Since a wire got crossed somewhere, consider this a post-haste post in lieu of the normally posted publishing post.
While it is not as important as it used to be, there’s still something about seeing your work on the shelf for sale beside books by other “real” authors. However, for indie writers, and small press as well, even some medium presses, that used to be dang near impossible. That might be changing, especially for those who use Ingram-Spark/ Lightningsource for print volumes.
On the other hand… “Independent booksellers often talk about their tight bonds with their local communities, and, increasingly, one of the many ways in which they are engaging with those communities is by stocking self-published titles by local writers. For years, the libertarian and frequently contrarian nature of independent authors was at odds with the requirements of bricks-and-mortar indies; self-published authors were empowered by the emergence of online retailers that produced, published, and sold their works, and they didn’t consider how those books would be sold in physical stores. But the relationship between indie authors and indie bookstores has evolved, and numerous booksellers are willing to stock self-published titles—albeit within certain limitations.”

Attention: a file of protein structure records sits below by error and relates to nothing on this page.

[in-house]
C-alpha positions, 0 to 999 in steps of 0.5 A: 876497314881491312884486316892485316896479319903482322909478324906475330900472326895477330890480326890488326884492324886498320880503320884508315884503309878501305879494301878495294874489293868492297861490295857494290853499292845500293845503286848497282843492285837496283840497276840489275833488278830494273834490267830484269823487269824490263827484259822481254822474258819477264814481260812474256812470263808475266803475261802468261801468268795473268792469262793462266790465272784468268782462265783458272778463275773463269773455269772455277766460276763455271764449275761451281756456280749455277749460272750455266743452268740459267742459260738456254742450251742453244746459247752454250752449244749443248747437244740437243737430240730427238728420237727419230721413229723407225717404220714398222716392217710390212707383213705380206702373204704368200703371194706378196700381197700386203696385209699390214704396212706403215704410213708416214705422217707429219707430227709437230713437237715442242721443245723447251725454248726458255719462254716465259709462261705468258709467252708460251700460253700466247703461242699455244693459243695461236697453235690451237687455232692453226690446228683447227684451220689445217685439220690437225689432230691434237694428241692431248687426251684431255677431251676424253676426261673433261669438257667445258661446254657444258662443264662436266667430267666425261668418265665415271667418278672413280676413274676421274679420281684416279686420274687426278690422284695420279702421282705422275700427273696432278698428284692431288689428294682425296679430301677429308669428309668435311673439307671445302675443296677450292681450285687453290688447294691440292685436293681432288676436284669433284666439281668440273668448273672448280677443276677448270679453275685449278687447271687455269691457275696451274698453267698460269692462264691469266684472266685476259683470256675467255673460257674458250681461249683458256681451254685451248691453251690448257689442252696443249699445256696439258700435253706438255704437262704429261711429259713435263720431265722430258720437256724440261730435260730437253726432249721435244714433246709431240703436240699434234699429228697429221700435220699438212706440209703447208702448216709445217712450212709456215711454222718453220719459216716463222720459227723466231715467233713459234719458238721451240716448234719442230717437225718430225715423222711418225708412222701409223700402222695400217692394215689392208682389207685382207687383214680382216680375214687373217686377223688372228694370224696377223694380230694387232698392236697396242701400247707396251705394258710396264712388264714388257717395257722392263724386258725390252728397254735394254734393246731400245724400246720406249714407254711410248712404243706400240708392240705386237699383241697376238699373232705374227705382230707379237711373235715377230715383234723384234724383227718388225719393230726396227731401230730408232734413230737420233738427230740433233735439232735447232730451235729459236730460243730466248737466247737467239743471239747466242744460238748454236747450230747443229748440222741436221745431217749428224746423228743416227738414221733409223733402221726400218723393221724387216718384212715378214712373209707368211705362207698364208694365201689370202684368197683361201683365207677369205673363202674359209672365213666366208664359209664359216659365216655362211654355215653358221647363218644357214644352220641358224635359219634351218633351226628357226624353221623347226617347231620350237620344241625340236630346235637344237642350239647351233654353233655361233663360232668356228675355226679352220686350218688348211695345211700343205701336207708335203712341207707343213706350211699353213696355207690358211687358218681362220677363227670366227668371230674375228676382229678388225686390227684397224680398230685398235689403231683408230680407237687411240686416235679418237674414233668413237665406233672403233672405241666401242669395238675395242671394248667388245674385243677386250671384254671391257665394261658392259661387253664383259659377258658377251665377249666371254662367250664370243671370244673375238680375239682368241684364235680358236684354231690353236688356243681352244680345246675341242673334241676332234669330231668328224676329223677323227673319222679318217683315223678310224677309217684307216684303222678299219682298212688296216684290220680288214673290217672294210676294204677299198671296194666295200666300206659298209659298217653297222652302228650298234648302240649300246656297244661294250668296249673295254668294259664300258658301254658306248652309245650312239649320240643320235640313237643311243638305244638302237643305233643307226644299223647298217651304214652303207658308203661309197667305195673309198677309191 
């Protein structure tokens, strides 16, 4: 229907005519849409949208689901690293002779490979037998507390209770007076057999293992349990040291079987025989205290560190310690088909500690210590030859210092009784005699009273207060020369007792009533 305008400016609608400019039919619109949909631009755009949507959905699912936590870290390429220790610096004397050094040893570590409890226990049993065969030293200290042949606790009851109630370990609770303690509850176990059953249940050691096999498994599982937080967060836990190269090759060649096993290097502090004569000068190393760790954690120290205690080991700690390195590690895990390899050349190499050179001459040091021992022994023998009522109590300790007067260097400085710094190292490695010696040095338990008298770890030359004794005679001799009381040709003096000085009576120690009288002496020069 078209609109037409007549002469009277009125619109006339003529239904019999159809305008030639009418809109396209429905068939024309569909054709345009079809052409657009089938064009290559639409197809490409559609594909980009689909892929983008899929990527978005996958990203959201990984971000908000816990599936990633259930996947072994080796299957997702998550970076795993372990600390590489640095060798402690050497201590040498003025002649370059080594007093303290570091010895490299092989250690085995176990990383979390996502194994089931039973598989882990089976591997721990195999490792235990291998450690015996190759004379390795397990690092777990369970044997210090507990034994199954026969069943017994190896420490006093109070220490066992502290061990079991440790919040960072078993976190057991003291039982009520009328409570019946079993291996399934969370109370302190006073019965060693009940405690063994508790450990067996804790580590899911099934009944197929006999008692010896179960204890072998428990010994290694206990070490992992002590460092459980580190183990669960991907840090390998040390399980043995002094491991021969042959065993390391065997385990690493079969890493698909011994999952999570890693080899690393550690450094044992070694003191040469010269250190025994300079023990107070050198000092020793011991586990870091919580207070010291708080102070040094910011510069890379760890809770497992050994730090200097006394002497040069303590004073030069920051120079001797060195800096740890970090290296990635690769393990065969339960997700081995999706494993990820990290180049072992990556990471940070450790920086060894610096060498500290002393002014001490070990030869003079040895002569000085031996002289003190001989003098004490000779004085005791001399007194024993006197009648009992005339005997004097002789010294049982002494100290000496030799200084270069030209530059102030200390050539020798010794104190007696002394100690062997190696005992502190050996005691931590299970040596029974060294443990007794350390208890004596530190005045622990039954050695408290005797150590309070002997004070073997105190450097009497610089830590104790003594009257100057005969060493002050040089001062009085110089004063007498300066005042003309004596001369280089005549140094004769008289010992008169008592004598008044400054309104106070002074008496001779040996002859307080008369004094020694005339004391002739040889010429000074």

One interesting note farther into the article is that some bookstores require proof that your book already has a market. Just like traditional publishers seem to.
Also, if you are on an Amazon imprint? Probably not. And your book needs to look like a traditionally published book. Among other things.
The entire article is interesting and offers food for thought for those of us who offer print as well as e-books. However, are we willing to keep-up with the trends in formatting, cover-design, et al to get stocked? And what if we don’t live in the county, but the independent book store is THE bookstore for a larger region?
H/T The Passive Voice